clock menu more-arrow no yes

Filed under:

Monday's Starting Nine: Assessing Houston's deal

New, 125 comments

Jarred Cosart and Enrique Hernandez are gone. Did the Astros receive enough in return?

Bob Levey

In the minutes leading up to this past Thursday's 4 p.m. trade deadline, it appeared the Astros were going to stand pat. But just before the bell, Houston came through with a trade sending starting pitcher Jarred Cosart and utility man Enrique Hernandez to Miami. In return, Houston received outfielder Jake Marisnick, third base prospect Colin Moran and Miami's competitive balance pick in the 2015 draft.

Cosart had his fair share of up and downs in roughly a year with Houston while Hernandez was quickly developing into a fan favorite with his surprising offensive production. Marisnick has started immediately with Houston while Moran has been sent to AA Corpus Christi. Let's see what the TCB staff thinks:

How would you grade the Astros trade deadline deal with the Miami Marlins?

Chris Perry

I have to grade the trade as an "incomplete". I think Cosart will never become more than he is now -- a decent back-of-rotation pitcher, and that personal favorite Kike Hernandez was hitting at his absolute peak during his debut with the Astros, and that Wates is destined to be a pinch-hitter. But just 'cause I think that doesn't mean that I'll be right, and that's what the Marlins hope. Marisnick is already a plus defender in center field, something that immediately helps the Astros, but betting that his bat will reach average or above-average is not a wager I'd feel comfortable making at this point. But the tools are there to dream on, and he's very young. Moran is a high-ceiling prospect, but there is a better-than-zero chance that he becomes "Wates at 3rd Base" -- an empty batting average. The compensation pick is exceptionally valuable, but the true value of that asset will not be known for five years.

Personally - I liked the trade. I don't think the Astros gave up anything with a future beyond what we've already seen, and they've received high-ceiling powerball tickets in return. My only strong prediction is that in five years, either the Marlins or the Astros will look like geniuses, but not both.

Brian Stevenson

I'll give them an A-. Overall, the deal was an excellent one, but it would have been nice to find a way to keep Kike Hernandez in the fold. Cosart, the main piece we lost, is a guy I've never had much confidence in, and I continue to view him similarly to Bud Norris; a guy who should be in the bullpen, but will likely be shoe-horned into the rotation for a while in the hopes he works out. I don't see him being better than a #4 starter though. In exchange, Moran is a legit 3.0 WAR candidate as an everyday regular 3B, and I'm not sure we've had someone like that in the system since Morgan Ensberg had a few good years, or maybe even as far back as Ken Caminiti. The draft pick is also huge, even though the media talks about it like it's just something tacked on. Martes truly interests me as well after reading reports from Baseball America speaking to his velocity and also his advanced control and change up for his age. Marisnick looks like he could be an average starting center fielder to me, even if his bat doesn't impress, with upside for a good bit more than that. I love the trade, and while I'm sure people were hoping the return would provide more immediate MLB impact than it did, Moran will be here around the same time as Appel probably, and this trade will look even better 11 months from now when the guy we take with the CoBal pick is impressing like Derek Fisher is right now.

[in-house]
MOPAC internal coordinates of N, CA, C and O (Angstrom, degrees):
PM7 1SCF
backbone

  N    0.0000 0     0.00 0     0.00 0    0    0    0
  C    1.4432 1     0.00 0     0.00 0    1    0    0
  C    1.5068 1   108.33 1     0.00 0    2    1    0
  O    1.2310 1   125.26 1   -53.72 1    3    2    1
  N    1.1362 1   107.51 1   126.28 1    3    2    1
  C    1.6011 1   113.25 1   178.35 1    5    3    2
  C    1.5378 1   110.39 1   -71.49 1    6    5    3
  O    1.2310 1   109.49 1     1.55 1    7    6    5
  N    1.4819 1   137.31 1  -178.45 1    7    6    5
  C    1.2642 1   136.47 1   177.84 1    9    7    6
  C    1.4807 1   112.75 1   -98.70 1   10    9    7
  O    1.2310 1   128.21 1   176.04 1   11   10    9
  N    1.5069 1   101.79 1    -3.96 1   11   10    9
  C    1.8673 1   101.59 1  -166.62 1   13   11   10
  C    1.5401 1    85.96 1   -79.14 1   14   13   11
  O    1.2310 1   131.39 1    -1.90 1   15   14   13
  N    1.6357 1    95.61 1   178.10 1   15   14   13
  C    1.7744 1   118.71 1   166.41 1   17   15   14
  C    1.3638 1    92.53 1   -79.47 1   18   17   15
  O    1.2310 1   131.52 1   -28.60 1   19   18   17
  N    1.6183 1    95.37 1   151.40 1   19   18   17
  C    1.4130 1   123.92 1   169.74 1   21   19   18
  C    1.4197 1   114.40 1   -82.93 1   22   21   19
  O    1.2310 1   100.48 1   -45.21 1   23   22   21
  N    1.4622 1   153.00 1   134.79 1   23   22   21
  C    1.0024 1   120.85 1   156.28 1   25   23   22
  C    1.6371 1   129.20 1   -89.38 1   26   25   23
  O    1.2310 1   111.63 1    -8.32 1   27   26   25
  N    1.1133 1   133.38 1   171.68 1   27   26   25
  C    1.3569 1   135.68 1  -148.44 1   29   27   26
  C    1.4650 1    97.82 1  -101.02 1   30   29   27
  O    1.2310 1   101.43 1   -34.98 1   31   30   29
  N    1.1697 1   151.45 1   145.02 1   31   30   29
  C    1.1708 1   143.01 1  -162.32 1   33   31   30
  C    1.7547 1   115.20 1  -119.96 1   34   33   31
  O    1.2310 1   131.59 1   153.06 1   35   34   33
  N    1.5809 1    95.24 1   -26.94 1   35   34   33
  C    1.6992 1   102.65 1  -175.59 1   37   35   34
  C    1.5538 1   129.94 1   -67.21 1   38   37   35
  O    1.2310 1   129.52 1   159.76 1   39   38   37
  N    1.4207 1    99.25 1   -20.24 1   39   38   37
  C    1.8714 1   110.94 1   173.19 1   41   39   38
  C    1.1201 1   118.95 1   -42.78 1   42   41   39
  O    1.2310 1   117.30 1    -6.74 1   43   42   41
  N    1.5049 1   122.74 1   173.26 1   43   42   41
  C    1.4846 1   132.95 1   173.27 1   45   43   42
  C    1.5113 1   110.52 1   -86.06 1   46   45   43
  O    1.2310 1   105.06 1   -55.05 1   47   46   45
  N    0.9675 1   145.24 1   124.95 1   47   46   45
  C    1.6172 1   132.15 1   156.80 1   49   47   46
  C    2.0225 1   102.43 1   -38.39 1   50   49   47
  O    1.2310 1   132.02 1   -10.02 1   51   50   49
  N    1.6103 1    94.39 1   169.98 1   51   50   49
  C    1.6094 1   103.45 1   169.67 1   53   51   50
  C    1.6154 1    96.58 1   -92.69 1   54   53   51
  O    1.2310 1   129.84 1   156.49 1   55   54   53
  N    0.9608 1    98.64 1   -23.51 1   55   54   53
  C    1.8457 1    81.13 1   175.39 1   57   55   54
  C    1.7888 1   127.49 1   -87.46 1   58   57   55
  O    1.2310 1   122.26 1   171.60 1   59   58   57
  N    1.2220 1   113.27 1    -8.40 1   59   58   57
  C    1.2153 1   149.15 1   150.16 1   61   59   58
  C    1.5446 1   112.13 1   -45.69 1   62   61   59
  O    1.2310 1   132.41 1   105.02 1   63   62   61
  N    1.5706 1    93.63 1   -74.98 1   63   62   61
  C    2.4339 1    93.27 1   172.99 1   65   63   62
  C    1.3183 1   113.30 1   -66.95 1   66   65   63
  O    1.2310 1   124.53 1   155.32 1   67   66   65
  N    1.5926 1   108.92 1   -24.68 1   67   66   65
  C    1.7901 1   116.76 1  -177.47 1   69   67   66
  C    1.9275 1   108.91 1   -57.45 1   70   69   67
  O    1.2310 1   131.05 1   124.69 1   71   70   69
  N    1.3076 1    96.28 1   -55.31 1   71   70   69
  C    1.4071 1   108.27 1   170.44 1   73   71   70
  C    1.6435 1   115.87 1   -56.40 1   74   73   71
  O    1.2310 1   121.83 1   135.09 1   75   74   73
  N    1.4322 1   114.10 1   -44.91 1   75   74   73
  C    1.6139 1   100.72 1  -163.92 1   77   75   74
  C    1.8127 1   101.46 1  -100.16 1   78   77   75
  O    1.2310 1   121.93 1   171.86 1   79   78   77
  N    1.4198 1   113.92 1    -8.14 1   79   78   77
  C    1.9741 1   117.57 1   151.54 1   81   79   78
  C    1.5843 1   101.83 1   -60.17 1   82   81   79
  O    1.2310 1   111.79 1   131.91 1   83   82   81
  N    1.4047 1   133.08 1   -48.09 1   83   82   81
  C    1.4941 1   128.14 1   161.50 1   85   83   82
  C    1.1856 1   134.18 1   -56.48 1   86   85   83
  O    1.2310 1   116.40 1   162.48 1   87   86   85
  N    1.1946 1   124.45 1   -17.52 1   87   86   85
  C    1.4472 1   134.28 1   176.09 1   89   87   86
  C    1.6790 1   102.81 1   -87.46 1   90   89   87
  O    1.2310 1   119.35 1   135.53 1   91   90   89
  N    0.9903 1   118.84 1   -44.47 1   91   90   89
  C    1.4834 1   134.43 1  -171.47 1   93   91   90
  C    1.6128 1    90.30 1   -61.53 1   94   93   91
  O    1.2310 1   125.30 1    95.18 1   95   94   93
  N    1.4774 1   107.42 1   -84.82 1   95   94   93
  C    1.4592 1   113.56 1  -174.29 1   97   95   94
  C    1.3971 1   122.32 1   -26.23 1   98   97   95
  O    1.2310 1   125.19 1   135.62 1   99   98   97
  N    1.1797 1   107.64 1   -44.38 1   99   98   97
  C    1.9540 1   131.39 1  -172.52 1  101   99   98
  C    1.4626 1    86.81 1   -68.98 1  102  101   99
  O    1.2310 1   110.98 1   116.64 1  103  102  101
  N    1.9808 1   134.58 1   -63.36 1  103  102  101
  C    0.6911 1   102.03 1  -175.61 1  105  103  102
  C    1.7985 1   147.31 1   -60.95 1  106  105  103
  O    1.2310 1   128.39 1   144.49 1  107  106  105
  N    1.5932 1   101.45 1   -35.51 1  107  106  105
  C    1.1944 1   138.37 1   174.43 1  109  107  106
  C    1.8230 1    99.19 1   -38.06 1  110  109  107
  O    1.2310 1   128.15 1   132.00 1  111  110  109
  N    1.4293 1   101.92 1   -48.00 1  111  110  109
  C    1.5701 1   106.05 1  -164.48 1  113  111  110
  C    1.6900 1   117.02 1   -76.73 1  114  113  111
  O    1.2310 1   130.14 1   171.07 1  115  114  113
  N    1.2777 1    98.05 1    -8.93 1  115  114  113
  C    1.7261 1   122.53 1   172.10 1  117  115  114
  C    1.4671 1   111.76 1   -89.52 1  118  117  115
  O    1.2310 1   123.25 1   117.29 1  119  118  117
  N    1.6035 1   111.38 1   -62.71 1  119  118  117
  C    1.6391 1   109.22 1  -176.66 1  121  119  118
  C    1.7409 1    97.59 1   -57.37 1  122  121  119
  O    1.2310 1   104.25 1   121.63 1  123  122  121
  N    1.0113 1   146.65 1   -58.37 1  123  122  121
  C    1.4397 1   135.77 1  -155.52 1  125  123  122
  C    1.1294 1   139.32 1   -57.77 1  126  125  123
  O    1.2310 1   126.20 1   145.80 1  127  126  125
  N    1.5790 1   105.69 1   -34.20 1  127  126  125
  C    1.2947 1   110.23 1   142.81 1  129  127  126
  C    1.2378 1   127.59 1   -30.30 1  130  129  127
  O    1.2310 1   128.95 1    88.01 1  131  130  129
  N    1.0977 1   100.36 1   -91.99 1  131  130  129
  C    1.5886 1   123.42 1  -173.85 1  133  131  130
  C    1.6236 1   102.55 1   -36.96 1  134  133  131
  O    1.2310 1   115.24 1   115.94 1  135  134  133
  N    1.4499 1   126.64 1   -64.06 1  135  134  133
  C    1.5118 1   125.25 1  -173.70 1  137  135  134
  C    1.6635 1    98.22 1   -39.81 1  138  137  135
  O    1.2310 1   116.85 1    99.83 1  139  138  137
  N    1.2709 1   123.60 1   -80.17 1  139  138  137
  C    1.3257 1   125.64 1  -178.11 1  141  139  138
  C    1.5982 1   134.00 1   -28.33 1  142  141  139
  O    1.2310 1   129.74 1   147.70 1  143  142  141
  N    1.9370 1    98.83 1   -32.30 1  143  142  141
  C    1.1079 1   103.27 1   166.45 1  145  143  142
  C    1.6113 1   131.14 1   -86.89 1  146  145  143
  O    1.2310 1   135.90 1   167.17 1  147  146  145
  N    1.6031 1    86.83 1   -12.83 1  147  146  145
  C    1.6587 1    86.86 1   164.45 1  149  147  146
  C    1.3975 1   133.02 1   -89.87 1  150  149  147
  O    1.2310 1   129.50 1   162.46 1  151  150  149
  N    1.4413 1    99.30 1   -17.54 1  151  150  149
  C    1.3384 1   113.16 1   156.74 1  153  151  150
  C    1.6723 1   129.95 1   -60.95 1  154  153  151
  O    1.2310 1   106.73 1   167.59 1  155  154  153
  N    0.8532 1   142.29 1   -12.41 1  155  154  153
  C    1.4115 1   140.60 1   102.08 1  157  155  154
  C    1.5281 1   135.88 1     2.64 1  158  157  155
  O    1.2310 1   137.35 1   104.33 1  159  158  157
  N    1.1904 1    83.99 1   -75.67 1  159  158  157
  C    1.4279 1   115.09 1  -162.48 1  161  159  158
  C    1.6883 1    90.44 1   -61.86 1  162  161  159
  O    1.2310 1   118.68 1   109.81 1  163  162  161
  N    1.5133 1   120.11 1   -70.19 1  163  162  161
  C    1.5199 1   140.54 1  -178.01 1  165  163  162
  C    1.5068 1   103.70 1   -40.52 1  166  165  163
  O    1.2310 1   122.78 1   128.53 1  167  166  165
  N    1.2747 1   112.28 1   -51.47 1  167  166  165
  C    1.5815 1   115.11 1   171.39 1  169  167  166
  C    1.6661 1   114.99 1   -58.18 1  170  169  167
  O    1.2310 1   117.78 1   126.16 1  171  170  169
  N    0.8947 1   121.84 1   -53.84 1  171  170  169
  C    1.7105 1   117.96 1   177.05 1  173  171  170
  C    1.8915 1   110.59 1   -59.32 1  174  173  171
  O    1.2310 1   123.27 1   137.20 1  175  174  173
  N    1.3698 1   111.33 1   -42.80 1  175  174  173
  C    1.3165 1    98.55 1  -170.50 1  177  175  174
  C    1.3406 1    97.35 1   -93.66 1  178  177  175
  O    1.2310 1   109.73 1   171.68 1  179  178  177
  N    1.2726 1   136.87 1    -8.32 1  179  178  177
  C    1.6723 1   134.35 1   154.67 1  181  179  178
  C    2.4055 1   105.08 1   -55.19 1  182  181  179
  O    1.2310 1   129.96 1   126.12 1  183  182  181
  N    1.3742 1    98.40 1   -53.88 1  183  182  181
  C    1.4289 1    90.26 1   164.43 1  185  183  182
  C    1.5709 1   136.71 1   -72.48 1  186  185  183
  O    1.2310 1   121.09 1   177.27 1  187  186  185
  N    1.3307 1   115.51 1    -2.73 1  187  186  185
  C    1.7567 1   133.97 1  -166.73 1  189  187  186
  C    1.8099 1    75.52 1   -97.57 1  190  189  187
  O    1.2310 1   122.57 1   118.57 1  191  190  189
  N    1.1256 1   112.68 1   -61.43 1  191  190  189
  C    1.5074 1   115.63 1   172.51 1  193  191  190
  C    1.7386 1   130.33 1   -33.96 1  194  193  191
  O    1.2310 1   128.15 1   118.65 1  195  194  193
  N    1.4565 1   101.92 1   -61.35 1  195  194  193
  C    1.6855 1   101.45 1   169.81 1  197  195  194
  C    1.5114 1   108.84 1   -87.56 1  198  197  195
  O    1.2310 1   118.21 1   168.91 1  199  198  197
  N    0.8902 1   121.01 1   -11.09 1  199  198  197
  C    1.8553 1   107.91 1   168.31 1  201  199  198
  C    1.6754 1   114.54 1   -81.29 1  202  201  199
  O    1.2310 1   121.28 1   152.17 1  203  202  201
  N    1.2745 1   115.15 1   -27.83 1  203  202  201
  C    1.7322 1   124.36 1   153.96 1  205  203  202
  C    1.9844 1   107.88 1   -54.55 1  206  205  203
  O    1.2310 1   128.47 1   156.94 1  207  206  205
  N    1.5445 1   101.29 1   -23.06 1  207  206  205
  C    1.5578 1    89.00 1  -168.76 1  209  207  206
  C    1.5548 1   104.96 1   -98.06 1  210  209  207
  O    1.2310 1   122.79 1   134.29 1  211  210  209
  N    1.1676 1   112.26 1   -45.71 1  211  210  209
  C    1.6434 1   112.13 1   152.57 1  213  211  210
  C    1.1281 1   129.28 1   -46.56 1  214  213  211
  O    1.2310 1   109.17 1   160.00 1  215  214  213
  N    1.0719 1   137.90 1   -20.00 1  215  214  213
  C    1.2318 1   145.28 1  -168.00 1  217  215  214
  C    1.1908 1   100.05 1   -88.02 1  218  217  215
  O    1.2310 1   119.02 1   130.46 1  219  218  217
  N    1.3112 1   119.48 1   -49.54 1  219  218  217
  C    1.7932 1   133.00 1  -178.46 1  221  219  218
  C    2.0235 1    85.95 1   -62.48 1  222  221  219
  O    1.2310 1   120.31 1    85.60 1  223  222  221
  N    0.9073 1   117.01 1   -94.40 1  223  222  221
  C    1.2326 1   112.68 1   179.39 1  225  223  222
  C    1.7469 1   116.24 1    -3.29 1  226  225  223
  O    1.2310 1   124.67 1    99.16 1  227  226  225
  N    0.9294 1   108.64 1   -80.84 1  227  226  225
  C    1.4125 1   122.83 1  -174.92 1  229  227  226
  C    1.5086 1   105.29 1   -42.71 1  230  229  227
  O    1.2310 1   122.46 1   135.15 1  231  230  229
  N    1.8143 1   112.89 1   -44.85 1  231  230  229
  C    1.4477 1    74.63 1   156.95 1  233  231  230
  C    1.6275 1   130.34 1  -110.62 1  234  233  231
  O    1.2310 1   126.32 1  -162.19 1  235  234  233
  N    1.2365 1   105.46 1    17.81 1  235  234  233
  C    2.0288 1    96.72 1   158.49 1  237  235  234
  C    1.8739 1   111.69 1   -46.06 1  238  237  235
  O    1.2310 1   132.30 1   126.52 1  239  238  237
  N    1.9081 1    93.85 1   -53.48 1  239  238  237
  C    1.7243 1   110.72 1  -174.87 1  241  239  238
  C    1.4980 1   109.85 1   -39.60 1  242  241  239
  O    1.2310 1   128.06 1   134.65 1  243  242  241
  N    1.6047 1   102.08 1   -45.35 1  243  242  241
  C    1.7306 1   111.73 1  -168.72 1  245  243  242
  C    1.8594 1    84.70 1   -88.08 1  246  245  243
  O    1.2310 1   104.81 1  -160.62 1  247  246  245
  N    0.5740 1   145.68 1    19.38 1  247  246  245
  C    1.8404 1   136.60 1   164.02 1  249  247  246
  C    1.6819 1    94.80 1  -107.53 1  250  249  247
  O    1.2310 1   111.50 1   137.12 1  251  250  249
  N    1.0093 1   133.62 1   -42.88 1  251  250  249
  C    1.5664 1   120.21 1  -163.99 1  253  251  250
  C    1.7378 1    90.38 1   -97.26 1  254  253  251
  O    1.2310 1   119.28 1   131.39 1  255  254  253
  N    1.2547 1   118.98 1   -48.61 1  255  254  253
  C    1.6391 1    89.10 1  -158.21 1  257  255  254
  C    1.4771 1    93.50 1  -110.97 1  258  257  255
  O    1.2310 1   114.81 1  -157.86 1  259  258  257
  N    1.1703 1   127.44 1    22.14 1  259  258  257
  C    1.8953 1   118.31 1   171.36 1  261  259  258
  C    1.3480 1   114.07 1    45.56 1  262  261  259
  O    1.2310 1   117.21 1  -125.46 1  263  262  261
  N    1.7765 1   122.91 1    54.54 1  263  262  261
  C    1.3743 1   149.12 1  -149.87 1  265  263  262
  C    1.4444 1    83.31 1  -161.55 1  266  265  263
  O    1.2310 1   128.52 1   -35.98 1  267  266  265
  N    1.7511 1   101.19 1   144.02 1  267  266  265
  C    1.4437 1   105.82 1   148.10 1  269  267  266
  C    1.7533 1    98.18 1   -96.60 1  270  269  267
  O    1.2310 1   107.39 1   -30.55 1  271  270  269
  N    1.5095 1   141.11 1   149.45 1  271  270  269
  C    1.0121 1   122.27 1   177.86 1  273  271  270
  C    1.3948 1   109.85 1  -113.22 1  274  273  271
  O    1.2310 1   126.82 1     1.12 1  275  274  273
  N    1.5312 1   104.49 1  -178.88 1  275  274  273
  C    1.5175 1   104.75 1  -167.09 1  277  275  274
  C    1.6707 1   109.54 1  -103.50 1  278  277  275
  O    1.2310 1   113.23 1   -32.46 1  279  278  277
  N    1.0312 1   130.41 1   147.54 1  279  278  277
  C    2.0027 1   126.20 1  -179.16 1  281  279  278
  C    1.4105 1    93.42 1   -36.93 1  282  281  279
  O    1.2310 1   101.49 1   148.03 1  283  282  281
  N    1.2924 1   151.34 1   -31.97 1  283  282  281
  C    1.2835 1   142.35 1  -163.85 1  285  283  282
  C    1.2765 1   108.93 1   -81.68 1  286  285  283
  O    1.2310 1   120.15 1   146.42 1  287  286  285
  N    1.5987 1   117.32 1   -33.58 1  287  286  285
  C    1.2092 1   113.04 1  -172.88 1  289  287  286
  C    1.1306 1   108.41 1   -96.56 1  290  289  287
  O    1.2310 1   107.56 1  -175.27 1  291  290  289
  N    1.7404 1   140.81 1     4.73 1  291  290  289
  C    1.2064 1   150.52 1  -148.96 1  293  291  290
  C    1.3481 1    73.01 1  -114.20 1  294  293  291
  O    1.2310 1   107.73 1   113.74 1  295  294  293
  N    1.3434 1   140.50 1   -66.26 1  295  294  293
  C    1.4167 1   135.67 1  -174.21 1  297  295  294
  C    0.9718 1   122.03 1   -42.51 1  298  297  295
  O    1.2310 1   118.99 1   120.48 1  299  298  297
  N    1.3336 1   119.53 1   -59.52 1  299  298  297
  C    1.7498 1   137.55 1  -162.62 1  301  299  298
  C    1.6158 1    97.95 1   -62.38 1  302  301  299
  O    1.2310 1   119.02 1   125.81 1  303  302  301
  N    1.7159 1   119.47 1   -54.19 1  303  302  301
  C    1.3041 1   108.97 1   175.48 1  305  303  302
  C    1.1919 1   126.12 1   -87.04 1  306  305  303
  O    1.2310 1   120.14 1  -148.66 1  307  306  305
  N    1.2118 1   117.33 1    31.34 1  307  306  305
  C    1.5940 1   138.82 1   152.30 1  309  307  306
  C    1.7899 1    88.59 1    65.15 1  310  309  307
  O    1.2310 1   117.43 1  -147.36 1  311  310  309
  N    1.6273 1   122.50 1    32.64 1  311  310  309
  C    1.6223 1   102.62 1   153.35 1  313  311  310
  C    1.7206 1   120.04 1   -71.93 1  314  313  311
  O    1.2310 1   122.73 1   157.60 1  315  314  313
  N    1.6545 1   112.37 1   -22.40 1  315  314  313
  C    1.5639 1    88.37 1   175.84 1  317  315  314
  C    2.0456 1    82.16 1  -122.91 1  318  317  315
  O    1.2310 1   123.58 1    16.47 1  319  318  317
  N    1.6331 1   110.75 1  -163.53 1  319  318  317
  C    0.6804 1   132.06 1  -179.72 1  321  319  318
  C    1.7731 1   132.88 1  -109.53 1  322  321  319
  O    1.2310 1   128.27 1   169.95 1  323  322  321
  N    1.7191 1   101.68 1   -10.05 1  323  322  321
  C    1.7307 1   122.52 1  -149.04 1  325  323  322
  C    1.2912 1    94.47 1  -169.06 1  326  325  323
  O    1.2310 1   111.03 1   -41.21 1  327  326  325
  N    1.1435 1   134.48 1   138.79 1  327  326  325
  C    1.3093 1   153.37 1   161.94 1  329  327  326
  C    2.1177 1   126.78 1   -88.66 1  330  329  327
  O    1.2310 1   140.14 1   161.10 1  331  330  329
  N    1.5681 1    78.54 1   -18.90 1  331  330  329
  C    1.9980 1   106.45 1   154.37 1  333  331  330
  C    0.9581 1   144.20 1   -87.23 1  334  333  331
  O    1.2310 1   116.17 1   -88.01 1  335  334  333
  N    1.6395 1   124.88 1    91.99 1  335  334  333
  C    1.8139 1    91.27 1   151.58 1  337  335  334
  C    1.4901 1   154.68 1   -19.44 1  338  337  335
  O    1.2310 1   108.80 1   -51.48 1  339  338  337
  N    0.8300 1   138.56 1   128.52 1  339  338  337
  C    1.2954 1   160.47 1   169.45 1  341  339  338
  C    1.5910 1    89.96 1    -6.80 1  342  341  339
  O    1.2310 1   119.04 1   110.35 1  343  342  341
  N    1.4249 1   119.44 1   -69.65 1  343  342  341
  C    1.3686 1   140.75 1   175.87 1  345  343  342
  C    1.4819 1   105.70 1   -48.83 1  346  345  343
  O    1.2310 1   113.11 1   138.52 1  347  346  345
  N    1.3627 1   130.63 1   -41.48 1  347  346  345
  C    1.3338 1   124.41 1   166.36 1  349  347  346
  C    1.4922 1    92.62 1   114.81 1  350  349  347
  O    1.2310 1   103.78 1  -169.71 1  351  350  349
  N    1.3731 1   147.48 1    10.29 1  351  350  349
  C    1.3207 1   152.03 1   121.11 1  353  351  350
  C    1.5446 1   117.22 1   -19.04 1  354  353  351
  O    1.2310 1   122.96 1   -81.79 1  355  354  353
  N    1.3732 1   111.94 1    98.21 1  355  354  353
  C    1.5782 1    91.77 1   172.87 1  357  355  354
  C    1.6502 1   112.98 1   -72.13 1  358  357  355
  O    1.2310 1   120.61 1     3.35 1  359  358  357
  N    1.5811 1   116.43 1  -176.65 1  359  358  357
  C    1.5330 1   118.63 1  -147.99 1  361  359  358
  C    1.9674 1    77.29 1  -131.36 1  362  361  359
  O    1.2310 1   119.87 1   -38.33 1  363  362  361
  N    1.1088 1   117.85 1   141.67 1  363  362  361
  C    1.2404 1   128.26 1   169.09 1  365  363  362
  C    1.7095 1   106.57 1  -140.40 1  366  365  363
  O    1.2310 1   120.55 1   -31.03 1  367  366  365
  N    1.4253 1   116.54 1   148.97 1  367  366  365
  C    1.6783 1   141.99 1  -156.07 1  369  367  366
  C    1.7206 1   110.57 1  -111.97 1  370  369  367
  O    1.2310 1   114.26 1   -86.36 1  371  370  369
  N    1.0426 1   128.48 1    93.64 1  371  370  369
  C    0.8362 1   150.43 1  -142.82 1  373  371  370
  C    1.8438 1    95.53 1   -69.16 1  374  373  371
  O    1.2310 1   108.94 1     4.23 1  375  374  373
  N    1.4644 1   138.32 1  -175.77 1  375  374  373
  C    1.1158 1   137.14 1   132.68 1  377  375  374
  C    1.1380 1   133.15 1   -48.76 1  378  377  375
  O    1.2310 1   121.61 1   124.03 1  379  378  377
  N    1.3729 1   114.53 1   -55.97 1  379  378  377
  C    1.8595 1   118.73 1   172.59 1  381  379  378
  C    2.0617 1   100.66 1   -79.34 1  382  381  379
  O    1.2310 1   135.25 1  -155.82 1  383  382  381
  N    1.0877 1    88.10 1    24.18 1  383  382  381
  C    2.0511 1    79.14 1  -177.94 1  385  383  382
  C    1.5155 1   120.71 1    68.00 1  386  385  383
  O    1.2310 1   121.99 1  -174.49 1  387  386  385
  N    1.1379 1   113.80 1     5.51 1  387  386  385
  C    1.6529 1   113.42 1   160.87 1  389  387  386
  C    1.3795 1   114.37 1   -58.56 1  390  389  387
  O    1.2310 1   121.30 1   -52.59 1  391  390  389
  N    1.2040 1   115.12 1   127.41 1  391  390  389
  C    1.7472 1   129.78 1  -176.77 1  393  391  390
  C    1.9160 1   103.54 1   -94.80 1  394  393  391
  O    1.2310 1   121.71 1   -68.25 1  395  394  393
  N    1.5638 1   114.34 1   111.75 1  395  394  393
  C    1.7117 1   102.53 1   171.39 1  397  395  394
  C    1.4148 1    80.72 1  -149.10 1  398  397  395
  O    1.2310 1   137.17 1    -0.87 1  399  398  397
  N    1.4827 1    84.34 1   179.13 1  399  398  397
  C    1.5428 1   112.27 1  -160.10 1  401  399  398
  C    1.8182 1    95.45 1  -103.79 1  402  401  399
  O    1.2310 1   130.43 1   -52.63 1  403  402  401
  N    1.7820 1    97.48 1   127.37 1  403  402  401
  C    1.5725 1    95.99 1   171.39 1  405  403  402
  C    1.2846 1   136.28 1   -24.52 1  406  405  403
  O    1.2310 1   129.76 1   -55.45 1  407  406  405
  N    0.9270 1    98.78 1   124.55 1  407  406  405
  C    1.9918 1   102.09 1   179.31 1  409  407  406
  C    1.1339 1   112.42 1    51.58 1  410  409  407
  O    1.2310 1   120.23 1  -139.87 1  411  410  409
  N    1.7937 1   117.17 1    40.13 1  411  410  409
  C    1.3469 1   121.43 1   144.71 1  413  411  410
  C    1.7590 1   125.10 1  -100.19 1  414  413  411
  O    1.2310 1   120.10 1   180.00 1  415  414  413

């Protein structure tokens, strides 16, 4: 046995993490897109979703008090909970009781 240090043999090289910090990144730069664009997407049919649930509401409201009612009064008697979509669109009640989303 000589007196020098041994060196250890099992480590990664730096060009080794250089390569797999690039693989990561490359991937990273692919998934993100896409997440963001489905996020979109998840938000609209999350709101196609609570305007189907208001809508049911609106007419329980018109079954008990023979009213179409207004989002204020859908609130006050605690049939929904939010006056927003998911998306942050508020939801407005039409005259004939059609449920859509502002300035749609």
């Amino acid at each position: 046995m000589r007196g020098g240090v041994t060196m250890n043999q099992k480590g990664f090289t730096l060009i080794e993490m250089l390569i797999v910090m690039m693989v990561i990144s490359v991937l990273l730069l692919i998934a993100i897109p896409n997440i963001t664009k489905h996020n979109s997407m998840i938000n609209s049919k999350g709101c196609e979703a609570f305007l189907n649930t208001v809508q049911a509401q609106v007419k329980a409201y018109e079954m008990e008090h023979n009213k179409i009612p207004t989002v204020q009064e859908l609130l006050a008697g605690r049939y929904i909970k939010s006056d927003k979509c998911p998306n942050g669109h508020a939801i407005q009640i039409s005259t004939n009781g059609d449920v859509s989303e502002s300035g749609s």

Clack

I give the trade a B+. Of course, that's based on the information we have today, and it could turn out worse or better, because baseball is unpredictable. Based on pure value, alone, I think the Astros grade out well. The competitive balance draft pick and three high upside prospects-that's just a haul. Even though Moran has the upside, I view him as a high floor prospect, too. I also like a ML-ready prospect who can bring premium defensive value to centerfield, because those guys have a good chance to stick around the majors for awhile. I think the main risk of "regret" in the trade is that Cosart could become a top of the rotation pitcher. He has to overcome real control issues, but it's possible, though maybe not probable. Most hard throwers like Cosart have some chance of future injury derailing their careers. I hope it doesn't happen, but realistically the front office has to take a cold, hard look at the odds. And if a team is willing to overpay for Cosart, the deal can become too hard to pass up. Ultimately, you can't let fear of future regret, if a traded player becomes a star, paralyze your decision. Otherwise, you just wouldn't ever make trades, because that risk is inherent to most trading. Putting Hernandez in the trade is "selling high" on a small sample result, and as much as I like his makeup, I don't view losing him as a deal breaker.

Brooks Parker

I'll give the trade a B+. In all reality, all players traded away are replaceable. Cosart was performing like a back of the rotation starter. There's obvious value in that (why else would the Marlins be willing to trade for him) so that is not meant to be a knock against him. He may be a #3 down the road but that is still a type of pitcher in which the Astros have several prospects sprinkled throughout the minors with. That was the position of depth.

I love Kiké, but he is what he is. He's a high character utility player. I'd love to have him still, but he was able to be an assist in the return, so it's fine. He wasn't going to be an All-Star. He might be a regular one day, but that's his ceiling. His value was high.

Austin Wates is an outfield version of Kiké. Less versatility since Kiké can play the outfield as well, but still a good hitter for average with limited power. I like him, but he's not a regular.